Preserve your charm's data

From Zero to Hero: Write your first Kubernetes charm > Preserve your charm’s data

See previous: Integrate your charm with PostgreSQL

This document is part of a series, and we recommend you follow it in sequence. However, you can also jump straight in by checking out the code from the previous branches:

git clone https://github.com/canonical/juju-sdk-tutorial-k8s.git
cd juju-sdk-tutorial-k8s
git checkout 04_integrate_with_psql
git checkout -b  05_preserve_charm_data

Charms are stateless applications. That is, they are reinitialised for every event and do not retain information from previous executions. This means that, if an accident occurs and the Kubernetes pod dies, you will also lose any information you may have collected.

In many cases that is not a problem. However, there are situations where it may be necessary to maintain information from previous runs and to retain the state of the application. As a charm author you should thus know how to preserve state.

There are a few strategies you can adopt here:

First, you can use an Ops construct called Stored State. With this strategy you can store data on the local unit (at least, so long as your main function doesn’t set use_juju_for_storage to True). However, if your Kubernetes pod dies, your unit also dies, and thus also the data. For this reason this strategy is generally not recommended.

Read more: StoredState, StoredState: Uses, Limitations

Second, you can make use of the Juju notion of ‘peer relations’ and ‘data bags’ and set up a peer relation data bag. This will help you store the information in the Juju’s database backend.

Read more: Integration data

Third, when you have confidential data, you can use Juju secrets (from Juju 3.1 onwards).

Read more: Juju OLM | Secret

In this chapter we will adopt the second strategy, that is, we will store charm data in a peer relation databag. (We will explore the third strategy in a different scenario in the next chapter.) We will illustrate this strategy with an artificial example where we save the counter of how many times the application pod has been restarted.

Contents:

  1. Define a peer relation
  2. Set and get data from the peer relation databag
  3. Validate your charm
  4. Review the final code

Define a peer relation

The first thing you need to do is define a peer relation. Update the charmcraft.yaml file to add a peers block before the requires block, as below (where fastapi-peer is a custom name for the peer relation and fastapi_demo_peers is a custom name for the peer relation interface):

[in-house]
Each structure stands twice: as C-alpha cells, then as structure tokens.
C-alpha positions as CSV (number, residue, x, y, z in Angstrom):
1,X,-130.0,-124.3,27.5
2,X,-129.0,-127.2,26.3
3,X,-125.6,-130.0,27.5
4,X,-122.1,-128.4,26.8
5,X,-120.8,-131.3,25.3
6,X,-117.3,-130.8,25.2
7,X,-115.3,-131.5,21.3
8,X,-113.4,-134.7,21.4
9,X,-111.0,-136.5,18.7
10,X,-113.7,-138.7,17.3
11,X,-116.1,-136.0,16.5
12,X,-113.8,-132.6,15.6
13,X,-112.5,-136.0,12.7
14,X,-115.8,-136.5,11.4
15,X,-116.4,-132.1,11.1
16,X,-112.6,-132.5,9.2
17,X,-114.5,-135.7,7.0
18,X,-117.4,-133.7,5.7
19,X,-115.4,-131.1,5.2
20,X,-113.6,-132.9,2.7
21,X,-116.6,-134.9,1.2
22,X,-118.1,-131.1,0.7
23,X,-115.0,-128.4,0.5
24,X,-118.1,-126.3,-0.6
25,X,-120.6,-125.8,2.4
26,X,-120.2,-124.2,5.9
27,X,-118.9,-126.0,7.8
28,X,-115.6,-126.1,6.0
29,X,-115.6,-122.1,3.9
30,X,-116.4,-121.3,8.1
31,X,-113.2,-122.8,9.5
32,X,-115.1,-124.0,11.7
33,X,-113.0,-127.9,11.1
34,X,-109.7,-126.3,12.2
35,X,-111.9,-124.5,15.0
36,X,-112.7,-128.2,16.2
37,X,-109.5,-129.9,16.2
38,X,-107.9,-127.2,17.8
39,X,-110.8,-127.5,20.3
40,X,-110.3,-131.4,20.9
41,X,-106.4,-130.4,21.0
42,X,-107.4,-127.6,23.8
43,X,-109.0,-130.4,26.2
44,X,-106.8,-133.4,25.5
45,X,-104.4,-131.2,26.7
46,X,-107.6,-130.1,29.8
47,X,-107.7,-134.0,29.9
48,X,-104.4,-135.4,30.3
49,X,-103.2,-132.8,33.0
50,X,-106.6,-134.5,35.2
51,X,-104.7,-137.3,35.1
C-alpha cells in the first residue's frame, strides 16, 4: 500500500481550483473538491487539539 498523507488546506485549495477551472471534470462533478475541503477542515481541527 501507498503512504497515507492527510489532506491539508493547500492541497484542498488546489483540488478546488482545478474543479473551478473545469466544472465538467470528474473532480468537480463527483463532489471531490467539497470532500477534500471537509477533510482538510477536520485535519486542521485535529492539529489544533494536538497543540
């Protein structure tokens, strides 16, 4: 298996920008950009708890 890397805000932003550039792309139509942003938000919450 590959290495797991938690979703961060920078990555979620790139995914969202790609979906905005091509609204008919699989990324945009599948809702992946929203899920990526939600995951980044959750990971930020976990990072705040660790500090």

peers:
  fastapi-peer:
    interface: fastapi_demo_peers

Read more: File ‘charmcraft.yaml’

Set and get data from the peer relation databag

Now, you need a way to set and get data from the peer relation databag. For that you need to update the src/charm.py file as follows:

First, define some helper methods that will allow you to read and write from the peer relation databag:

@property
def peers(self):
    """Fetch the peer relation."""
    return self.model.get_relation(PEER_NAME)

def set_peer_data(self, key: str, data: Any) -> None:
    """Put information into the peer data bucket instead of `StoredState`."""
    self.peers.data[self.app][key] = json.dumps(data)

def get_peer_data(self, key: str) -> dict[Any, Any]:
    """Retrieve information from the peer data bucket instead of `StoredState`."""
    if not self.peers:
        return {}
    data = self.peers.data[self.app].get(key, "")
    return json.loads(data) if data else {}

This block uses the built-in json module of Python, so you need to import that as well. You also need to define a global variable called PEER_NAME = "fastapi-peer", to match the name of the peer relation defined in charmcraft.yaml file. At the beginning of your file, right after the import section, add all of the following:

import json
from typing import Any
PEER_NAME = "fastapi-peer"

Next, you need to add a method that updates a counter for the number of times a Kubernetes pod has been started. Let’s make it retrieve the current count of pod starts from the ‘unit_stats’ peer relation data, increment the count, and then update the ‘unit_stats’ data with the new count, as below:

def _count(self, event) -> None:
    unit_stats = self.get_peer_data("unit_stats")
    counter = unit_stats.get("started_counter", 0)
    self.set_peer_data("unit_stats", {"started_counter": int(counter) + 1})

Finally, you need to call this method and update the peer relation data every time the pod is started. For that, define another event observer in the __init__ method, as below:

framework.observe(self.on.start, self._count)

Validate your charm

First, repack and refresh your charm:

charmcraft pack
juju refresh \
  --path="./demo-api-charm_ubuntu-22.04-amd64.charm" \
  demo-api-charm --force-units --resource \
  demo-server-image=ghcr.io/canonical/api_demo_server:1.0.0

Next, run juju status to make sure the application is refreshed and started, then investigate the relation data as below:

juju show-unit demo-api-charm/0

The output should include the following lines related to our peer relation:

  relation-info:
  - relation-id: 25
    endpoint: fastapi-peer
    related-endpoint: fastapi-peer
    application-data:
      unit_stats: '{"started_counter": 1}'

Now, simulate a Kubernetes pod crash by deleting the charm pod:

microk8s kubectl --namespace=charm-model delete pod demo-api-charm-0

Finally, check the peer relation again. You should see that the started_counter has been incremented by one. Good job, you’ve preserved your application data across restarts!

Review the final code

For the full code see: 05_preserve_charm_data

For a comparative view of the code before and after this doc see: Comparison

See next: Expose your charm’s operational tasks via actions


Contributors: @beliaev-maksim, @mylesjp, @tony-meyer, @tmihoc

Last updated a month ago. Help improve this document in the forum.